Months Later . . . Concerns About Effects Remain

It’s been almost five months since the accident at the Fukushima Dai-ichi nuclear plant in Japan, but the phones still ring and letters and e-mails still arrive at the NRC. Although the level of worry has declined, concerns remain.

Some members of the public are still concerned about possible effects from Fukushima on the American people. One member of the public, for example, “perceives” radiation fallout where he lives in Oregon. Another refuses to purchase any import from Japan for fear of contamination and will eat no fish caught on the west coast. Some people believe the lessening media coverage of Fukushima means the public is purposefully being kept in the dark.

Other members of the public still offer creative ways to fix the leakage and contamination problems at Fukushima.

Of course, there are those concerned  the Fukushima accident could happen at U.S plants. Concerns include the age of our nuclear plants, proximity of some plants to geological fault lines, and the ability to evacuate all the people if there were an accident.

The Office of Public Affairs helps those with radiation fears understand that no unsafe levels of radiation reached the U.S. and explains to those with creative solutions that the NRC is not a channel for possible “fixes” to the crippled plants in Japan.

Importantly, we also provide information about nuclear plants in the U.S., how the NRC regulates them to maintain safety and how the NRC is looking at “lessons learned” from the accident.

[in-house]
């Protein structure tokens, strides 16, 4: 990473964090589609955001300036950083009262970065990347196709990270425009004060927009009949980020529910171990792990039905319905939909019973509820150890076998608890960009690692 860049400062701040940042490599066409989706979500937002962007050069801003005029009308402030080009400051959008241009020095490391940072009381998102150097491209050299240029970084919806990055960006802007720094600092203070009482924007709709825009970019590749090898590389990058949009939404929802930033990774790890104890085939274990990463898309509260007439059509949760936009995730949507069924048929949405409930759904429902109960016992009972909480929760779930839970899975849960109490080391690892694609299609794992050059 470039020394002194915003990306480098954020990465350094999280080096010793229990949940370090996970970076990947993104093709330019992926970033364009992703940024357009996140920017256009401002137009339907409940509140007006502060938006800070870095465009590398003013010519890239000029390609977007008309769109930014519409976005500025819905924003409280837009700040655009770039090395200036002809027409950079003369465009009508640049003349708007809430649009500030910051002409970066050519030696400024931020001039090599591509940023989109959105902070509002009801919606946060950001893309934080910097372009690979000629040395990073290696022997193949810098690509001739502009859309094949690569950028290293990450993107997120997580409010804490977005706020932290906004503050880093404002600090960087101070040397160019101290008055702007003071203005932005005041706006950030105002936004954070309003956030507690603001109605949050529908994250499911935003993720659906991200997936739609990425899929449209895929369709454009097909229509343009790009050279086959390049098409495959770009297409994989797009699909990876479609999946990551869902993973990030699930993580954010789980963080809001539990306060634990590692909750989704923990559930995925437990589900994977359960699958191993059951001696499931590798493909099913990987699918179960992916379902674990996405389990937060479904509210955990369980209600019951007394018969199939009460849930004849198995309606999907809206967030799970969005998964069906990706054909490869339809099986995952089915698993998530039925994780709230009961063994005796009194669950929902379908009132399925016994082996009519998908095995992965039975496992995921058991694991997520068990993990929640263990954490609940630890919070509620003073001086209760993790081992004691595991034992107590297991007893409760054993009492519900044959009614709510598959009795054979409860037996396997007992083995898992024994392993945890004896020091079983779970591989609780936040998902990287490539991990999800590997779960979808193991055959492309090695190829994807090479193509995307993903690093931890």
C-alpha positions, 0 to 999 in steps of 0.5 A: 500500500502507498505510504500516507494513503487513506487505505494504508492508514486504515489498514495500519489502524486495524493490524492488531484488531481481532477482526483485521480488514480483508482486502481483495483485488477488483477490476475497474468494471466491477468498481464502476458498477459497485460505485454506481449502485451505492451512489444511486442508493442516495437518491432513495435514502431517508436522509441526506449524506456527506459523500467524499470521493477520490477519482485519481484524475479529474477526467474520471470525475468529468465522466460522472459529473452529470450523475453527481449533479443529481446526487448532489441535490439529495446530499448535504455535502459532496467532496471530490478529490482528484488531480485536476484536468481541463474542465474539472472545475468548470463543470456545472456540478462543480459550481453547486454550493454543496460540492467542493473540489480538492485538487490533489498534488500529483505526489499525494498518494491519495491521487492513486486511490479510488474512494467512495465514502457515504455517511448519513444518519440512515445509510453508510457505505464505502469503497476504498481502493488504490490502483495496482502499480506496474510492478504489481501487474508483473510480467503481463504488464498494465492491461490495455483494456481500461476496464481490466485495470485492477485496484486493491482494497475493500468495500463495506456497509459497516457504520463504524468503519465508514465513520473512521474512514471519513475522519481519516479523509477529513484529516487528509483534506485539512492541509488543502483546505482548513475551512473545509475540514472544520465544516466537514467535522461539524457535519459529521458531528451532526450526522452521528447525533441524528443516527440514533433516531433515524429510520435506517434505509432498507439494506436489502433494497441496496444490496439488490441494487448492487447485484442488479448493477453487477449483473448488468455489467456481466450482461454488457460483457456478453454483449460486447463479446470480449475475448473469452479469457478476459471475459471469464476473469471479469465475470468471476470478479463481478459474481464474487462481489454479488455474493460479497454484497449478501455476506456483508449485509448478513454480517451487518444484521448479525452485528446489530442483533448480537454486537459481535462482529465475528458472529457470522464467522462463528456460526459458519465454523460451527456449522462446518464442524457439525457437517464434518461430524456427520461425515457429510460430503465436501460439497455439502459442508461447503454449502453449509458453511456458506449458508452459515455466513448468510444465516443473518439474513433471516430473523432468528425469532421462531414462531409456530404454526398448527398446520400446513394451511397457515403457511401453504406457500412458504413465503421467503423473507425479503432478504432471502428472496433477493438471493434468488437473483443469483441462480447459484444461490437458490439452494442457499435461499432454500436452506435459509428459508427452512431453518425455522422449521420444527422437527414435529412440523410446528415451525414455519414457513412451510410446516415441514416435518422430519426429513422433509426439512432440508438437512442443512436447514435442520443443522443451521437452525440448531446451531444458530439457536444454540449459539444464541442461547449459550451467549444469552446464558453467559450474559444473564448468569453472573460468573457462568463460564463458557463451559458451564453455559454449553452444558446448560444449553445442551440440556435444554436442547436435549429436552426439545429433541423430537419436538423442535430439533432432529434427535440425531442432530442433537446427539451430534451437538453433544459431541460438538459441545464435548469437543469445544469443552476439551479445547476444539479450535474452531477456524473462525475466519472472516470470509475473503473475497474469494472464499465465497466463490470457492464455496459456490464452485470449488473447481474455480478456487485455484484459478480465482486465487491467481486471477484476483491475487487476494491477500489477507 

We will continue to respond quickly to public inquiries, which can be directed to .

Elizabeth Stuckle
Public Affairs Officer

Author: Moderator

Public Affairs Officer for the U.S. Nuclear Regulatory Commission

5 thoughts on “Months Later . . . Concerns About Effects Remain”

  1. The damage was much worse than they originally thought, I believe the PM just announced that he is stepping down due to “his government’s perceived insufficient response”. A sad situation.

  2. Thank you so much! I am looking at moving to Japan for one year and this is my biggest concern. It’s not worth any amount of money if I’m cutting my life short with high levels of radiation. Thanks for the links; I truly appreciate it!

  3. The Moderator comment of Aug. 5 is an insult to the readers. The problem is not that the public is worried. The problem is that the planet is contaminated; there is no way to “recall” the radioactive elements that CONTINUE to spew out of some of the Japanese plants. Since neither the NRC, the EPA, or the DOE is forthcoming about radiation readings following 3/11 in Japan, California, Idaho or anywhere else, the public is correct to be skeptical of claims that “no unsafe levels of radiation reached the U.S.”. Furthermore, the NRC’s definition of “unsafe” does not match that of the medical community.

    The NRC is NOT applying lessons learned from the Task Force it appointed to study this disaster. 12 sensible recommendations for U.S.plants were made by the Task Force that the NRC appointed to study the Fukushima disaster, but the NRC shows every sign of stalling and NO signs of implementing any of the recommendations.

  4. Over time, the entire country of Japan will be evacuated because of the spread of radioactive contamination in the food chain and in the water table. Japan will ultimately become the nuclear waste depository for the entire world! Americans depend on the U.S.NRC to protect them – let’s hope the recent Associated Press investigative report about the NRC’s complacency was received by the agency as a needed WAKE-UP call?

    Thomas Saporito, Senior Consultant

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